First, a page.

• Personality changes – Loss of hormones may mildly alter rabbit's natural behaviors. Most changes are positive but it varies individually.

  • Cost of surgery – Upfront expense of $200-$600 may be prohibitive for some owners, but rescues can often assist with discounted spay/neuter.

For almost all household rabbits, the plentiful health and behavioral benefits far outweigh these limited drawbacks of surgery. Discuss any specific concerns with your rabbit-experienced veterinarian when planning for this important procedure.

Preventing Overpopulation and Unwanted Babies

One of the key reasons to spay and neuter pet rabbits is preventing the serious problems of overpopulation and unwanted litters. Key facts include:

  • Rabbits are prolific breeders, able to get pregnant again just hours after giving birth. This leads to exponential population growth if left unchecked.

  • Many accidental litters result from failure to properly sex and separate male and female rabbits.

  • There are already thousands of unwanted rabbits overflowing shelters and rescues, many which face euthanasia. Breeding contributes to this crisis.

  • Most "accidental" baby bunnies end up abandoned, neglected, or sold to irresponsible homes once weaned.

  • Even responsible owners usually cannot find good forever homes for an entire litter.

  • Pregnancy and birthing complications can pose serious health risks for female rabbits, even leading to death.

Spaying and neutering ensures your rabbits do not add to the pet overpopulation problem. It's essential for being a responsible rabbit owner and improving animal welfare. Always adopt, don't shop when welcoming new bunnies to your home.

When are rabbits too old or too young?

Most rabbits can be safely spayed or neutered between 4-6 months old. Large breed rabbits may need to wait until 6-8 months for proper physical maturity first. Very small dwarf breeds can sometimes be done at 4 months. Older adults and senior rabbits can still benefit from speutering surgery and should also be considered.

In terms of upper age limits, there is no definitive cut-off. Much depends on your individual rabbit's health status. Older or chronically ill rabbits may have higher surgical risk due to anesthesia challenges and poor wound healing. However, uncontrolled reproductive cancers also pose serious threats to elderly unspayed females.

Discuss your rabbit's age and overall condition honestly with your vet. They can help advise the best time to schedule a spay or neuter surgery, or if your rabbit may be too high risk. With appropriate precautions, even senior rabbits over 5 years old often still undergo speutering surgery with excellent results and recovery.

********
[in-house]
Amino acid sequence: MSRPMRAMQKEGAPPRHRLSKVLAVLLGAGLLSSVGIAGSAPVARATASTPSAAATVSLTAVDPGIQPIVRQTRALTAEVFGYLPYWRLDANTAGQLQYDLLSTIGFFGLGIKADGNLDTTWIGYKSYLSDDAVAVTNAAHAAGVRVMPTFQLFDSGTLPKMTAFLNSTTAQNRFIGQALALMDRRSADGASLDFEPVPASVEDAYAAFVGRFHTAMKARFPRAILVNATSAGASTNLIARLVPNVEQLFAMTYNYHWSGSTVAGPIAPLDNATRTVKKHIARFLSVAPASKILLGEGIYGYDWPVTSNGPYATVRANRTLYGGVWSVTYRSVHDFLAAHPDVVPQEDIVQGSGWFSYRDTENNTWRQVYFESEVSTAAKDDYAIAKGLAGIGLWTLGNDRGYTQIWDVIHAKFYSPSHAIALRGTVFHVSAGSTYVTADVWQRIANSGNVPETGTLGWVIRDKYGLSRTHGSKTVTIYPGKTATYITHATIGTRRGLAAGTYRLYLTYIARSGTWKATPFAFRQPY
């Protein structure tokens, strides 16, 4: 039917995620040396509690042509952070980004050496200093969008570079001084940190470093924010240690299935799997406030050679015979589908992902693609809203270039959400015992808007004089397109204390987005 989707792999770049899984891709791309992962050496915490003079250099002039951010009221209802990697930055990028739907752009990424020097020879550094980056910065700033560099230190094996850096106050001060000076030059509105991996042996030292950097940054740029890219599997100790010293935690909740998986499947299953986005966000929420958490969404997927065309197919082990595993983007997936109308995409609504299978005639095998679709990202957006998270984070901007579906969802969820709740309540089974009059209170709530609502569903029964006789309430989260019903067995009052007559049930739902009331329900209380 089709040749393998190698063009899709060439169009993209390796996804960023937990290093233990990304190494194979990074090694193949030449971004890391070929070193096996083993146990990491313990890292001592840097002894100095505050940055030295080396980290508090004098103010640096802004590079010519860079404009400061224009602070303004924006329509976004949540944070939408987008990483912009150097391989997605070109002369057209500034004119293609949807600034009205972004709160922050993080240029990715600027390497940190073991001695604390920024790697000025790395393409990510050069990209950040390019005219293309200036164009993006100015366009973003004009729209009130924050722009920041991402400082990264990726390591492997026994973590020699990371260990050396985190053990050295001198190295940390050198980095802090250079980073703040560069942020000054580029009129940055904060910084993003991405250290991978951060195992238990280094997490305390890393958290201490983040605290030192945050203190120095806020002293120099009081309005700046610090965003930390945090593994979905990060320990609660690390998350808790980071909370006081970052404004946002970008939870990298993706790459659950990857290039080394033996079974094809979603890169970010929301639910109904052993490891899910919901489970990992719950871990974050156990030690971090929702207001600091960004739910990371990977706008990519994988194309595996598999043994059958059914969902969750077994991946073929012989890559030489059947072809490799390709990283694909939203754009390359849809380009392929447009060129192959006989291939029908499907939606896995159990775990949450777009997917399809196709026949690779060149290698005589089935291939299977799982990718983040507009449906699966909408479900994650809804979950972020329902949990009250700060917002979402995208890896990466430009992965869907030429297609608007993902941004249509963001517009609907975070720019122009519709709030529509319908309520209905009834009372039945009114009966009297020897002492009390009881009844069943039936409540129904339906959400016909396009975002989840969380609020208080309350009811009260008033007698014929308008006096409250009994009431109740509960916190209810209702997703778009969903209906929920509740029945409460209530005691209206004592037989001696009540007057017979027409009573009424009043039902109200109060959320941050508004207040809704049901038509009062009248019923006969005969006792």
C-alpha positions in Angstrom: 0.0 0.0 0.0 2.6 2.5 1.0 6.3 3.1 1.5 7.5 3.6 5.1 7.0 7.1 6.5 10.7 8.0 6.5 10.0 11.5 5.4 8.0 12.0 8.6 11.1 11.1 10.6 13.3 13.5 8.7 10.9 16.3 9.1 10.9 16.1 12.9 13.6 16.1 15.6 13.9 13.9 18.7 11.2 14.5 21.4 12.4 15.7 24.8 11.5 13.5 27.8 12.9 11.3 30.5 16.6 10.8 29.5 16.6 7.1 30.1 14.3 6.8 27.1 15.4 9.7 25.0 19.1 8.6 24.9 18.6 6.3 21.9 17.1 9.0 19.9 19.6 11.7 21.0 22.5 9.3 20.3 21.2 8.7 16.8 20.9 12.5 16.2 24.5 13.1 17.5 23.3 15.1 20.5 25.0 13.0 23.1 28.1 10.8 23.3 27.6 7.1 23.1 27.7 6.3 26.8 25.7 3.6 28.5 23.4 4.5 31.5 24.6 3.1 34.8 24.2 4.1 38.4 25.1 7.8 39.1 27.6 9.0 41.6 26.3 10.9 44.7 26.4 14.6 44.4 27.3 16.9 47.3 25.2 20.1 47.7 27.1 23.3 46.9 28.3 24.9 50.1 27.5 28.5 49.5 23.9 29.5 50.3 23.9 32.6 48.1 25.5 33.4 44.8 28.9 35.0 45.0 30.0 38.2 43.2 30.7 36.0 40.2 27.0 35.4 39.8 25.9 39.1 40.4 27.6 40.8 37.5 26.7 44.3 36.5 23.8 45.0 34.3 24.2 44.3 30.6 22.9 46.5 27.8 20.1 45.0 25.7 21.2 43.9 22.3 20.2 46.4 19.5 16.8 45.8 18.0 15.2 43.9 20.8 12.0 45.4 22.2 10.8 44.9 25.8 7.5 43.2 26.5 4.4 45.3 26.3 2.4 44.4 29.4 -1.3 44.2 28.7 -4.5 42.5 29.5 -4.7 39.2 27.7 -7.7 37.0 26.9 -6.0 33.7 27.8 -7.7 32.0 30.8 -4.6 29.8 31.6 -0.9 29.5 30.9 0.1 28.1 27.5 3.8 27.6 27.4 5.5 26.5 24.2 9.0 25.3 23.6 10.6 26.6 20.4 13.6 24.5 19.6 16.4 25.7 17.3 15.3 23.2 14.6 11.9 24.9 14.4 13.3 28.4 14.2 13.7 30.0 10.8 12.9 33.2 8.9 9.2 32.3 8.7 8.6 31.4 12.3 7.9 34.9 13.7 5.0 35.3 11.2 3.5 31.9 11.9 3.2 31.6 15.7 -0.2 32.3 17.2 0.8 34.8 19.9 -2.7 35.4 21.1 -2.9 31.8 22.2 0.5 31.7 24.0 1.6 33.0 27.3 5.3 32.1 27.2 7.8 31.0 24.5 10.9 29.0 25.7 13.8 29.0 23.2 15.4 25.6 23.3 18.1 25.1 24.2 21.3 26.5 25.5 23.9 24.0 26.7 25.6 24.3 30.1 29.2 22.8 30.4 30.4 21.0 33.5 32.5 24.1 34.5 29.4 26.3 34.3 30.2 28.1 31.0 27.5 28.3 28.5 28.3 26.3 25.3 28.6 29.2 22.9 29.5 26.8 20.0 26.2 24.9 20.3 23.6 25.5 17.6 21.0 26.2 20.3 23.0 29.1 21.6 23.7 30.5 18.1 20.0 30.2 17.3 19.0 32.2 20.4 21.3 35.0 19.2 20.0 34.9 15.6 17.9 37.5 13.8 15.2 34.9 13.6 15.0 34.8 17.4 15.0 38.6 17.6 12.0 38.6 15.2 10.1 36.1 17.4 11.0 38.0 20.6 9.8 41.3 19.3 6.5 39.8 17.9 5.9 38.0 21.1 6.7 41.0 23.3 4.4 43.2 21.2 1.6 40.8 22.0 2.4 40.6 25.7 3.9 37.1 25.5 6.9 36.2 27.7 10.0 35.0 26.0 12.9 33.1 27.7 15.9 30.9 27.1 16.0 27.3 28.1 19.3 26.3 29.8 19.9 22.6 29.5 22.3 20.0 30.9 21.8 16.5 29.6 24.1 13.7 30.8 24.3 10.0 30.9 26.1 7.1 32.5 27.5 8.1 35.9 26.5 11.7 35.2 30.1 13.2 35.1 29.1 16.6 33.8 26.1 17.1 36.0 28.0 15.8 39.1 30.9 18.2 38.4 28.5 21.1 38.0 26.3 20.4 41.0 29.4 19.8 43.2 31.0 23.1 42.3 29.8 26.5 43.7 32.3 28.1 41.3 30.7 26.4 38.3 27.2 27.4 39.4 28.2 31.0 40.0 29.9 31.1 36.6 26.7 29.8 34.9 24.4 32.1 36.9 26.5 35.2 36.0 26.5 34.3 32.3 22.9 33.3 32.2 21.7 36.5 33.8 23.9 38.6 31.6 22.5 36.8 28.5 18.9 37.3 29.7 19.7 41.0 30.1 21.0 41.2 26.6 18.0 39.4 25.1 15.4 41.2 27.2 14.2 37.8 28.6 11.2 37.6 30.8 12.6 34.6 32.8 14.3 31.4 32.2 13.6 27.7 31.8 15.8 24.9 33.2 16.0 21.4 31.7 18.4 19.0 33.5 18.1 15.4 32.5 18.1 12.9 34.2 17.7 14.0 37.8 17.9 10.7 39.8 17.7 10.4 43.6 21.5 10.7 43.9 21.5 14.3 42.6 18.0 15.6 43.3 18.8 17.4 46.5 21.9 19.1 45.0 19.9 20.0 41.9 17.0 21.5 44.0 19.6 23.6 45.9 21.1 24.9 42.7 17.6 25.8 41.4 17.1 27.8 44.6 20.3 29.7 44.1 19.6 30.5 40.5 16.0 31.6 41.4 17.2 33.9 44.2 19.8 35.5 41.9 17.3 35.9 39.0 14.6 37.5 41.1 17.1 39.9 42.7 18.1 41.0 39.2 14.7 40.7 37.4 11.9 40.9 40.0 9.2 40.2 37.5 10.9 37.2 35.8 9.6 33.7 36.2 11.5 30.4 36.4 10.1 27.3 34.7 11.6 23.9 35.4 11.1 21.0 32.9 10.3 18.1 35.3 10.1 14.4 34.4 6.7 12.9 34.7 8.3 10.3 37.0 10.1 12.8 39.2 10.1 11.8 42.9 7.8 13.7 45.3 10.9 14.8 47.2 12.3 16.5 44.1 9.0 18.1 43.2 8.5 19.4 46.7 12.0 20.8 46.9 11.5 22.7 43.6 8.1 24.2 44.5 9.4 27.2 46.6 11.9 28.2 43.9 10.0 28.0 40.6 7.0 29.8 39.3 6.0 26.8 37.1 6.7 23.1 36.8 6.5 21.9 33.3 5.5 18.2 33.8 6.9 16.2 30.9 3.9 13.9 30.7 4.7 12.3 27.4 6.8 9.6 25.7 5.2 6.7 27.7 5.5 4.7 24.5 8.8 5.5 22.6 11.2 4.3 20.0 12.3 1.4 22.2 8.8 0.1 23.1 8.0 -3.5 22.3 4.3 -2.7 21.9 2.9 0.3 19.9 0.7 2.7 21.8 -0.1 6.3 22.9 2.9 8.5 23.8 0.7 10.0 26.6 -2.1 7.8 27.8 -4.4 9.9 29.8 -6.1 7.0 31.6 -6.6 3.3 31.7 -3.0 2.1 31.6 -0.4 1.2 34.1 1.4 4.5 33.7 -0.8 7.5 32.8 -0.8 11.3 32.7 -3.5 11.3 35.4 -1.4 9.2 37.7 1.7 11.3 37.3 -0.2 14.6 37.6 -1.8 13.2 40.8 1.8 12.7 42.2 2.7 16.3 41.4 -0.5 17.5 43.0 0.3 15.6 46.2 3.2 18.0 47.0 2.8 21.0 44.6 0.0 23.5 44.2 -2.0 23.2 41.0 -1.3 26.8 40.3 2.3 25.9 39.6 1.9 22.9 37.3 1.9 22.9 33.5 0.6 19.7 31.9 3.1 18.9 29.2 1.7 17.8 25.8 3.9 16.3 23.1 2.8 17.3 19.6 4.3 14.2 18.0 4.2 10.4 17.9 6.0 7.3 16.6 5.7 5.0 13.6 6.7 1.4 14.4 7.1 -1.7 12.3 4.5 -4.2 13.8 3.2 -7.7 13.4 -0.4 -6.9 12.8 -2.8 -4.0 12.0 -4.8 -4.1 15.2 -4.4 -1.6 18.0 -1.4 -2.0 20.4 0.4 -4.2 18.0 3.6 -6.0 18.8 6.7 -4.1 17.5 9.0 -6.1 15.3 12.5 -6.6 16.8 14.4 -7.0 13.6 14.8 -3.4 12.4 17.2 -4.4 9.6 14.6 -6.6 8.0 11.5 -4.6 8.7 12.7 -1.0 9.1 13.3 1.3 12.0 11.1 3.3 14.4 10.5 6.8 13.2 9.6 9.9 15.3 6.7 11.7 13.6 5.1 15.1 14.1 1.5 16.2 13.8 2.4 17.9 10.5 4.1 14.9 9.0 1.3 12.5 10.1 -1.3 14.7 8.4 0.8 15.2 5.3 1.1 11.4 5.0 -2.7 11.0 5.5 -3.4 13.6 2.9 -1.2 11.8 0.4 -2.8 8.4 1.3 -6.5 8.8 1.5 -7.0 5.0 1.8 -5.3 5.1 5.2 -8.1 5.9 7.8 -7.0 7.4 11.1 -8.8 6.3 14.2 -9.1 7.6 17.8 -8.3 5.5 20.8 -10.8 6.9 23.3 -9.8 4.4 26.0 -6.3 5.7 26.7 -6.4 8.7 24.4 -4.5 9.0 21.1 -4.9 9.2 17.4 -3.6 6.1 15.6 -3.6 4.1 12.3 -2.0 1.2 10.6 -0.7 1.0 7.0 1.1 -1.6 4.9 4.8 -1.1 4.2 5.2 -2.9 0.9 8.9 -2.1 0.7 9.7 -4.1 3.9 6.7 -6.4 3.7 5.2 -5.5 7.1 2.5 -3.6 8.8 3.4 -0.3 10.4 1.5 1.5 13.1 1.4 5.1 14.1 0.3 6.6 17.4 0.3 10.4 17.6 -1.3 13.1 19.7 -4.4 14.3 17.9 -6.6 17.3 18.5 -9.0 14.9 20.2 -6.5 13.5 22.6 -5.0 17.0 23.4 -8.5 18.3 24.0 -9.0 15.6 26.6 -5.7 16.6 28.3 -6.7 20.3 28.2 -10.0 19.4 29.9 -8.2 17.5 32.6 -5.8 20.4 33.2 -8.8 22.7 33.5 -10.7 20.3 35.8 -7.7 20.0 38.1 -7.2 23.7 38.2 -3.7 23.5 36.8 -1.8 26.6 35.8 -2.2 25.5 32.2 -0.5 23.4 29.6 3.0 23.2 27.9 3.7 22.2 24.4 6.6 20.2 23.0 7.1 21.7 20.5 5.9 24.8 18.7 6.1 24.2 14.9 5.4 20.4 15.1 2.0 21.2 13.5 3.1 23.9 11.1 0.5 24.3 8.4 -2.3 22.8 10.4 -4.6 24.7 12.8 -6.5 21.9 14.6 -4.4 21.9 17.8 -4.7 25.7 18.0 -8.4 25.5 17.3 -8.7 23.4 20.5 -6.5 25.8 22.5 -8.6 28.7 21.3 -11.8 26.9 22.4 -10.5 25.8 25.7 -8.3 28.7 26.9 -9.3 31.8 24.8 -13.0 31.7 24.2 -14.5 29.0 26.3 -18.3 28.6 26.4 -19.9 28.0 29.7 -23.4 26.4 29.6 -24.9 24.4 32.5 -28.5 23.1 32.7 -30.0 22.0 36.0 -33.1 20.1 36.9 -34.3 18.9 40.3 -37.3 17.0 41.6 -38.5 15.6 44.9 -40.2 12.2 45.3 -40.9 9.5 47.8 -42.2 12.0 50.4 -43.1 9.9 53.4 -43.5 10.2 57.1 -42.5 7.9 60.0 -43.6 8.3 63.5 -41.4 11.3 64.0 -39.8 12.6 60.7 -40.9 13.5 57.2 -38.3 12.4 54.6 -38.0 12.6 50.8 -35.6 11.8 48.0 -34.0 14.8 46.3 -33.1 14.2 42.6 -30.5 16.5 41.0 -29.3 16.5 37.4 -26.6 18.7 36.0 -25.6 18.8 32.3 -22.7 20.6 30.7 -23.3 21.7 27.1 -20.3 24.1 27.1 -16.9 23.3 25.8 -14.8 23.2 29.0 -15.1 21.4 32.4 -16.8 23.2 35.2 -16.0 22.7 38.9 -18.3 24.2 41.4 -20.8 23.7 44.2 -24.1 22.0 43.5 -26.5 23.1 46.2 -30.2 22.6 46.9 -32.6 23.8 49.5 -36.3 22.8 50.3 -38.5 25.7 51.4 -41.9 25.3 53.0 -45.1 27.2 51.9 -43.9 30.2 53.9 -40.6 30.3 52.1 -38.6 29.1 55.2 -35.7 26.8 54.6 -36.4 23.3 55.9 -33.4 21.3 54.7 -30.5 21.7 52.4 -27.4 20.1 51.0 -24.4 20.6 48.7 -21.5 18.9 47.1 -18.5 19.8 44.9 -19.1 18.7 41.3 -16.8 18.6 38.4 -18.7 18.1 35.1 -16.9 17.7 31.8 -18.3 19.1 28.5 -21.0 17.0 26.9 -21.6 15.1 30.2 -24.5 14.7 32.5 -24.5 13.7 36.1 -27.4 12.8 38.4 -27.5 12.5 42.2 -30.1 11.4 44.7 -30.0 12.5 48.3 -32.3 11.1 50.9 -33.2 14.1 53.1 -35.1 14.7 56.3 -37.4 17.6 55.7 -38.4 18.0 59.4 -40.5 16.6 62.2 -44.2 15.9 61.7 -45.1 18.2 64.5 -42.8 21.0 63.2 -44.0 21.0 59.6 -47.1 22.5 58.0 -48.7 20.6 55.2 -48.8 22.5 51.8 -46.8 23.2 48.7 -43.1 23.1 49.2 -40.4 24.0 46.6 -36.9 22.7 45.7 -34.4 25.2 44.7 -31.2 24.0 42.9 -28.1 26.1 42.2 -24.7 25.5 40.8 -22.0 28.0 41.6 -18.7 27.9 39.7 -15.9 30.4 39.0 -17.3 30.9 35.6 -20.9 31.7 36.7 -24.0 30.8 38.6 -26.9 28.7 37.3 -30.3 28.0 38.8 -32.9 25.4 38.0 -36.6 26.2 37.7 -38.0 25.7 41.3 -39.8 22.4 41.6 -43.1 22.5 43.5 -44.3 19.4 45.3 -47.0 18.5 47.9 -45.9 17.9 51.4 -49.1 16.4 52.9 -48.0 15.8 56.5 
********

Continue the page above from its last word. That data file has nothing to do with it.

Will a rabbit’s personality change after being fixed?

Spaying or neutering will reduce the aggressive, territorial, and hypersexual behaviors connected to raging hormones in rabbits hitting puberty or adulthood. So in that sense, yes – a rabbit's personality is likely to change after being fixed. However, their innate individual temperament remains the same.

A very active and curious bunny will still be energetic after surgery. A mellow, docile rabbit will still be sweet and gentle. But the amplifying effects ofUnpayed females tend to become much less aggressive after spaying. Unneutered males are calmer and less prone to marking territory after losing their testosterone.

On the whole, spaying and neutering settles a rabbit's mood and manners in very positive ways. But it's important to remember every bunny has their own distinctive personality that surgery cannot fundamentally alter. Monitor your rabbit's behavior changes post-speuter and discuss any significant concerns with your vet.

Adopting a rabbit

When bringing a new rabbit into your home, adopting from a shelter or rescue is the ideal choice. Benefits of adopting include:

  • Saving a homeless rabbit's life and reducing overpopulation

  • Receiving a rabbit who is already spayed/neutered, vet checked, and socialized

  • Avoiding support of irresponsible breeding and pet stores

  • Cost savings compared to purchasing from a breeder or store

  • Access to adoption counseling on proper rabbit care

  • Ongoing assistance from rescue if issues arise later

Look for local rabbit rescues in your area by searching sites like and Read all adoption contracts thoroughly and ask questions. Make sure to "speed date" multiple eligible rabbits to find your perfect match! Adoption will likely involve an application process plus home visit prior to placement.

Related Questions

Do rabbits smell bad?

Rabbits themselves do not smell bad. Any foul odors from a rabbit's environment come from urine accumulation and poor litter habits. As long as you regularly clean the litter box, tidy the living space, and bathe your rabbit when needed, there should be no unpleasant smells. Good litter box habits, proper diet, and dental health also help keep your bunny smelling fresh. Neutered males and spayed females have more consistent urine habits as well. With proper care, your rabbit should not stink!

Do rabbits calm down with age?

Like most animals, intact rabbits tend to become calmer and less energetic as they transition from youngsters to full adults around 1-2 years old. However, hormones continue driving many problematic behaviors like spraying, circling, and aggression beyond this age. The most reliable way to settle down your bunny is to get them spayed or neutered between 4-6 months old. This eliminates the hormonal chaos and leads to a happier, more relaxed companion for years to come. While maturity takes the edge off, speutering is the key to a truly mellow rabbit at any age.


Leave a Comment